However, if you own an option, then there is an additional consideration: Can the stock price change occur quickly enough to generate a gain when you own an option position? You would not look at the percentage decline in the price of your call option because that is not the crucial factor. If you still believe that owning that specific option (and that means you must evaluate the time to expiration and whether the option is ITM or OTM), then you can hold. The only important factor is your outlook for the stock in the time period from now to expiration — and whether that expectation makes it a good idea (or not) to own the option that you own. If it is a bad idea, then get rid of the option. Do not believe that owning “any call option” will generate a profit when the stock price rises. When IV gets crushed, you option may lose value, even in the face of a rally. When time passes, the ATM or OTM option can lose all of its value if the rally comes too late.

Any time you are playing the market, you should have a stop loss. And it can be based on anything that you want. However, in my opinion, it is foolish to buy a wasting asset (call option) when you do not know when the stock price will move higher. It would be better to sell an OTM put spread or by an ITM call spread so that if the stock does not move higher right away, you still earn a profit from your position (the put spread goes to zero when both options remain OTM, or the call spread goes to its maximum value when both option stay ITM).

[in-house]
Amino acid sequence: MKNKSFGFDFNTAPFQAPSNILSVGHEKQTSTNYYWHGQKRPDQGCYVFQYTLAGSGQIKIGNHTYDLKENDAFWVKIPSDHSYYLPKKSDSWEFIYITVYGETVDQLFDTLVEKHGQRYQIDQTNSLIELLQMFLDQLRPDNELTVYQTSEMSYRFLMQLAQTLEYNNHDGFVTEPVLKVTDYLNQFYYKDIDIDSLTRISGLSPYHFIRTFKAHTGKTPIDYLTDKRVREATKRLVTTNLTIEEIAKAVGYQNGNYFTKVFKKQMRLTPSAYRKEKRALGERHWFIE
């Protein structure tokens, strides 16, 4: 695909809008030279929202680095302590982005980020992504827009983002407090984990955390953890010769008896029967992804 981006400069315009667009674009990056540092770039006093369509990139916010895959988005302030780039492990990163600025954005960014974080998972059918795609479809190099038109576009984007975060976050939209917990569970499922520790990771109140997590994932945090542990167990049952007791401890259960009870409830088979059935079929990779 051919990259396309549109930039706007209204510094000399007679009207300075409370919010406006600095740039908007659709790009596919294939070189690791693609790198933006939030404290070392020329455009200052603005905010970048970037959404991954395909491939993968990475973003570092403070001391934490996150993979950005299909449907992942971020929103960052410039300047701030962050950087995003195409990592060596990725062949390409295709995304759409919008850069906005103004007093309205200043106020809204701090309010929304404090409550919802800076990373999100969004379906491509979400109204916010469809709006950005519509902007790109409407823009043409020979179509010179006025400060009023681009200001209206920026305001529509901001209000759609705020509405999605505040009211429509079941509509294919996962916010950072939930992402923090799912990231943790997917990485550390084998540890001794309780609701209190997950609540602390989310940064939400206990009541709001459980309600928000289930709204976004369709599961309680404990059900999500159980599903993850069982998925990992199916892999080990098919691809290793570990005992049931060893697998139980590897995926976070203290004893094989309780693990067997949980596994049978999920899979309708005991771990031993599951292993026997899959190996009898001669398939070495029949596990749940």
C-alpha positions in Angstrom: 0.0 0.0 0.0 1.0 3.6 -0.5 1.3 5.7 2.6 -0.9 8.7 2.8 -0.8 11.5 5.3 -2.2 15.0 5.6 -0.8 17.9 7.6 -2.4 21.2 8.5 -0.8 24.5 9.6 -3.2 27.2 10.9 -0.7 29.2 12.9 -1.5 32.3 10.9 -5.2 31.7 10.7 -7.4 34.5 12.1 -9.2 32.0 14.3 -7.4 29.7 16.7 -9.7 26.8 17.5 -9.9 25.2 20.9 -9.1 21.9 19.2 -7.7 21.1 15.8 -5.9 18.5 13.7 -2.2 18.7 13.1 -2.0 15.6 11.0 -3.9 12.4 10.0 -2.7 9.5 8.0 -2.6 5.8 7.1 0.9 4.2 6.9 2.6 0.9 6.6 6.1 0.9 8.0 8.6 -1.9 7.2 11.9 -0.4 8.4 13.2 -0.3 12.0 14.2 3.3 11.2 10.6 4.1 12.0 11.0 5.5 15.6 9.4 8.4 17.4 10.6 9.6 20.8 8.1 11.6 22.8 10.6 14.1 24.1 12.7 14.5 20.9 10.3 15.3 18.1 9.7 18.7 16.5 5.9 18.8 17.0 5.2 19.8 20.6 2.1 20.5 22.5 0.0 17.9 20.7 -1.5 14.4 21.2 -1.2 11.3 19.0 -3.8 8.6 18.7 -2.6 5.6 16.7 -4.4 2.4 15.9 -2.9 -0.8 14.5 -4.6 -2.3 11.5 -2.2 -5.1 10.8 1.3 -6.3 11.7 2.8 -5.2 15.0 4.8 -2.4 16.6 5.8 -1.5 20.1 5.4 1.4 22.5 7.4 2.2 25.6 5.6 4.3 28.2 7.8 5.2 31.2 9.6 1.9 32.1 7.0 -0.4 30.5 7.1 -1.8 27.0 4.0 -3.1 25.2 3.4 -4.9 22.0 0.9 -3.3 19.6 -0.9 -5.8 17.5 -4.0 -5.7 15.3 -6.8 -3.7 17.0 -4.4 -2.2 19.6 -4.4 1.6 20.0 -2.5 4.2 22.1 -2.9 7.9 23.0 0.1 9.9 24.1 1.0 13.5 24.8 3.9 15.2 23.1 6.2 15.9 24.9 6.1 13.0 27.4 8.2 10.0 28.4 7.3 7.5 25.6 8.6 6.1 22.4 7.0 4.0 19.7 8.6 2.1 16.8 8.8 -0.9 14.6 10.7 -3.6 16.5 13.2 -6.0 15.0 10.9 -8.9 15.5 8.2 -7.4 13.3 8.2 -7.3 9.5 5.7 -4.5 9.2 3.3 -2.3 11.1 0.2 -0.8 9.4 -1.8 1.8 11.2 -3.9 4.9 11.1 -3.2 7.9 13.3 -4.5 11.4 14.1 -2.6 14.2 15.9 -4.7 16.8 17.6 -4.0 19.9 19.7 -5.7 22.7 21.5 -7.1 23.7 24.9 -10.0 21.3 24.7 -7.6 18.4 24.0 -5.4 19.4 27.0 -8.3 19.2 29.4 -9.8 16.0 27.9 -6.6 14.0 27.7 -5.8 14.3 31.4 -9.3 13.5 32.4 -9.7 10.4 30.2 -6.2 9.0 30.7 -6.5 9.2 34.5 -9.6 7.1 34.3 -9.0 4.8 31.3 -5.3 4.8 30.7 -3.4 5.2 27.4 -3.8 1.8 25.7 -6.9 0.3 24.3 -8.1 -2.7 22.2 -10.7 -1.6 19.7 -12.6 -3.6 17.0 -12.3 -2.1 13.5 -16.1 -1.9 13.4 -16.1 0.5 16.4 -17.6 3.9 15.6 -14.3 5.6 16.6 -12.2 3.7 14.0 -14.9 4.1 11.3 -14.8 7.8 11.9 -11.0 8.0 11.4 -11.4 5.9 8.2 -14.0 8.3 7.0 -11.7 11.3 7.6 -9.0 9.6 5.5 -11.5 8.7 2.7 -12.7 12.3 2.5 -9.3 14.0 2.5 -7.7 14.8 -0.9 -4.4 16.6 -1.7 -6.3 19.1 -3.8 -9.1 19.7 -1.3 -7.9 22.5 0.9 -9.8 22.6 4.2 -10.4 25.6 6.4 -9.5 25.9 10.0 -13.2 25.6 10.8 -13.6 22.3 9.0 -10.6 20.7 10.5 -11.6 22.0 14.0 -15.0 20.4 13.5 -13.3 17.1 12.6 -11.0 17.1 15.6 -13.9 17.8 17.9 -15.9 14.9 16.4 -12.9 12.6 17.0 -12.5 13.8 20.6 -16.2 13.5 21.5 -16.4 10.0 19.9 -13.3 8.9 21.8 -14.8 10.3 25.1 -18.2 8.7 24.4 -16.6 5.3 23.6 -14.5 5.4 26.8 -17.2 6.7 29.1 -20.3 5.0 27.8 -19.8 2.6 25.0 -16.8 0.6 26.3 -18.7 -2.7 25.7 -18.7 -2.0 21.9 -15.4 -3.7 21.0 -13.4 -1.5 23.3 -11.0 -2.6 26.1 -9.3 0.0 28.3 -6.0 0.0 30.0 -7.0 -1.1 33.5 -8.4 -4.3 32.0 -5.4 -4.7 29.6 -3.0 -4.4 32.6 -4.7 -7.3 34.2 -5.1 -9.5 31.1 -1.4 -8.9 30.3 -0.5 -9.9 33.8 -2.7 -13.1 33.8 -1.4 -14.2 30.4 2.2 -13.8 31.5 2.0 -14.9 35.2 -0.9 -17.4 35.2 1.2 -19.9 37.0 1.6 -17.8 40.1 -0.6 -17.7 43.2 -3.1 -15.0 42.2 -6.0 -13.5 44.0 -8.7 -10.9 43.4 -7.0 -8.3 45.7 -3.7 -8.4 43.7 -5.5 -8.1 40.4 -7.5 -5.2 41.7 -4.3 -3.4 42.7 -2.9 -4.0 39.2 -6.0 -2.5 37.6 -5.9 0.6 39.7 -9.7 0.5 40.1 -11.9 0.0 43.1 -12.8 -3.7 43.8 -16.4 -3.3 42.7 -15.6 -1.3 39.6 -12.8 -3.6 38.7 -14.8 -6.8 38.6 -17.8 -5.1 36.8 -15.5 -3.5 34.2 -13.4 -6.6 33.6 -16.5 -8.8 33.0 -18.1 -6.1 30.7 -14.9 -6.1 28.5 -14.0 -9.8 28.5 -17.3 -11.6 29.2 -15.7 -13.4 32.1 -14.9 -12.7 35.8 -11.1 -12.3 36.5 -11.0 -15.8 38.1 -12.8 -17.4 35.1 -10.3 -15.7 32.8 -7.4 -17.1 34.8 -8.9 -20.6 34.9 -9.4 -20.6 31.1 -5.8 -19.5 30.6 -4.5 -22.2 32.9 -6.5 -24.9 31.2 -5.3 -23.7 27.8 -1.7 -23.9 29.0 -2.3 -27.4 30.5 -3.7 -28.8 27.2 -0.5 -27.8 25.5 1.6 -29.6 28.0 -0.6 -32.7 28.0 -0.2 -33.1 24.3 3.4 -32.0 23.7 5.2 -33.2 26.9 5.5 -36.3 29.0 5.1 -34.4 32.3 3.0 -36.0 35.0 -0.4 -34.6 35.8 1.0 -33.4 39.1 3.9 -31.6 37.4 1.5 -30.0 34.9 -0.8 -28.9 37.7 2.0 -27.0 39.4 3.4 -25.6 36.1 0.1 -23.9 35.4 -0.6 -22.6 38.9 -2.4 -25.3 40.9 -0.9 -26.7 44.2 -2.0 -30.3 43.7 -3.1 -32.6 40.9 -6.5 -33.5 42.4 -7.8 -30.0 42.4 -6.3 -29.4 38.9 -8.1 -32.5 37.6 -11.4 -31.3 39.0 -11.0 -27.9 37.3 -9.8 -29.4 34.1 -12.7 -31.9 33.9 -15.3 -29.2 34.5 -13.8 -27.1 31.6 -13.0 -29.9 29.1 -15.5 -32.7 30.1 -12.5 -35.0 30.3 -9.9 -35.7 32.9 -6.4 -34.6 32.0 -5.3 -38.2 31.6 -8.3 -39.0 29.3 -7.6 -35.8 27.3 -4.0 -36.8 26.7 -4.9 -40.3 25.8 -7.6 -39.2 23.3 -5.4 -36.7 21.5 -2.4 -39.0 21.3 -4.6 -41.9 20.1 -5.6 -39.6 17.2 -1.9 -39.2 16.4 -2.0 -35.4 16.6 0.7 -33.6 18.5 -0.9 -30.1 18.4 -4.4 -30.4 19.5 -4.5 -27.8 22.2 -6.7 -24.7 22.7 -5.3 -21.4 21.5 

2 Responses to Repeat: Options are not Stocks.

  1. Haans 03/15/2015 at 10:36 PM #

    Do you buy a faction of put options to “cushion” the loss in the event one is caught unexpectedly with a downfall or misses to see a down turn (usually a newbie like myself)? It’s painful to cut loss with a loosing 30-40% call option position. You are right one should not look at the percentage of option loss rather the outlook of stock. What about rolling out of the call option so that we can ‘buy’ more time for an OTM call position?

    Hello Haans,

    You cannot buy a fraction of any option because each option represents 100 shares of stock. However, you can buy options on some broad-based indexes that are 1/10 the size of the regular options. In other words, you can buy approximately 0.10 options on SPX (buy SPY options); RUT (buy IWM options); or NDX (buy QQQ options).